Figure 6 depicts the TS of different fibres before burial (BB) and after burial (AB) under soil. Analyses show that the increase in TS of NP-CAEFB fibre from UEFB fibre before burial is 25%. This increase in TS is rational, because the functionalized CuNPs can enter into fibre matrices and act as filler or plasticizer, which contribute to load sharing during stretching the fibres.

On the other hand, the TS of UEFB and CuNPsCAEFB fibres after soil burial decreases by 32% and 25% from their respective TS before burial, resulting in 7% antifungal activity. However, the TS-decrease of UEFB fibres is more than NP-CAEFB fibres, demonstrating that CuNPs reinforced fibres are more durable than the control ones.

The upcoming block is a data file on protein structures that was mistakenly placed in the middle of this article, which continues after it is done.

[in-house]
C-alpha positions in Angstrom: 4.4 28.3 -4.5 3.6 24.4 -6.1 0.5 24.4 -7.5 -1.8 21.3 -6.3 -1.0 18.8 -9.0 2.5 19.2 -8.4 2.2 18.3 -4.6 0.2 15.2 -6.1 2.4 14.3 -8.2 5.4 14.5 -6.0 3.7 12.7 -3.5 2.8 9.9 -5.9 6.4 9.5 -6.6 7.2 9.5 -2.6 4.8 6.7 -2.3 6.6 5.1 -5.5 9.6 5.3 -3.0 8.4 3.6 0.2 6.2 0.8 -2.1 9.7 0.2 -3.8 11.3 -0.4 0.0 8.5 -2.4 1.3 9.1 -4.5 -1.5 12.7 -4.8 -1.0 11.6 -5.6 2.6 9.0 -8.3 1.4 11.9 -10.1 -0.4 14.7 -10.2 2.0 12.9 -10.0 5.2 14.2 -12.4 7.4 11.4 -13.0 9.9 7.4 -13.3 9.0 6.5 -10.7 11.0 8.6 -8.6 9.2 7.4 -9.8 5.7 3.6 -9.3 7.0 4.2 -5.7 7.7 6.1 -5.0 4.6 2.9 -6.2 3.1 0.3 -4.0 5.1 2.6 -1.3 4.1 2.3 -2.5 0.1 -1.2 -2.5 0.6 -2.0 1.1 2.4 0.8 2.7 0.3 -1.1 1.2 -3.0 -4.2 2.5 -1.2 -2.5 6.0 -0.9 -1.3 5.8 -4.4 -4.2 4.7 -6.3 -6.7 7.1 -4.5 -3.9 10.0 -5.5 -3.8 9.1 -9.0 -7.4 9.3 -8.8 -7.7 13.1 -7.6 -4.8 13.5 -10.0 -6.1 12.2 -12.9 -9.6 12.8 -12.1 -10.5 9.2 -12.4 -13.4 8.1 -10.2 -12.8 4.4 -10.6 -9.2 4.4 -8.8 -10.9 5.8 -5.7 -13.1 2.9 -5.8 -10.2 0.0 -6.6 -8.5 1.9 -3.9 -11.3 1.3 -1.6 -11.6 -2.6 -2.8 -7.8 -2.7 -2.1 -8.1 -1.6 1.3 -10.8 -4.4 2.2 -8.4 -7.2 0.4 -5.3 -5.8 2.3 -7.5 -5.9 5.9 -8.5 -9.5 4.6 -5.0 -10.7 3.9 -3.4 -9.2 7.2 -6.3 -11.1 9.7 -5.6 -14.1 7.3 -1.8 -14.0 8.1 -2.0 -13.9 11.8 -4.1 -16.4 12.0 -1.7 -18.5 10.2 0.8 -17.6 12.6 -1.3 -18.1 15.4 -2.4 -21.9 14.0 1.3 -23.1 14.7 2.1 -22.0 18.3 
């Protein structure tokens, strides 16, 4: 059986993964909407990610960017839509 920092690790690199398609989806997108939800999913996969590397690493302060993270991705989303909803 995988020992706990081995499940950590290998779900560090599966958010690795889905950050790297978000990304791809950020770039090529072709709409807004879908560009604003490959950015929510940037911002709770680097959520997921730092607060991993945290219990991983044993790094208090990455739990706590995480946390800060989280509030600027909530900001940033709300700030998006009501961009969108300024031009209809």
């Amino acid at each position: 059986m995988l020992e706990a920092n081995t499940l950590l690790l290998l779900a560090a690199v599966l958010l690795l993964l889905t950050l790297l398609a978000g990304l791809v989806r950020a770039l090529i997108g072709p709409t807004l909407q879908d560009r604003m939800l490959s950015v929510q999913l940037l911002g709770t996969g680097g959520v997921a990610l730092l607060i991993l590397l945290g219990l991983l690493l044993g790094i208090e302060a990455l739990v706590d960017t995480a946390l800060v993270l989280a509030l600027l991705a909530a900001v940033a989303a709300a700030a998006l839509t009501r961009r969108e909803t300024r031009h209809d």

Figure 5. XRD patterns of different fibres: (a) UEFB; (b) CAEFB and (c) NP-CAEFB.

Figure 6. Mechanical strength results of different fibres in different conditions: where BB (before soil burial) and AB (after soil burial).

This result may be explained by the facts that the metallic nanoparticles can show a certain degree of sterilization, because the catalytic properties of metallic species partly help to create active oxygen in water, which dissolve the organic substances to maintain sterilizing effect [13].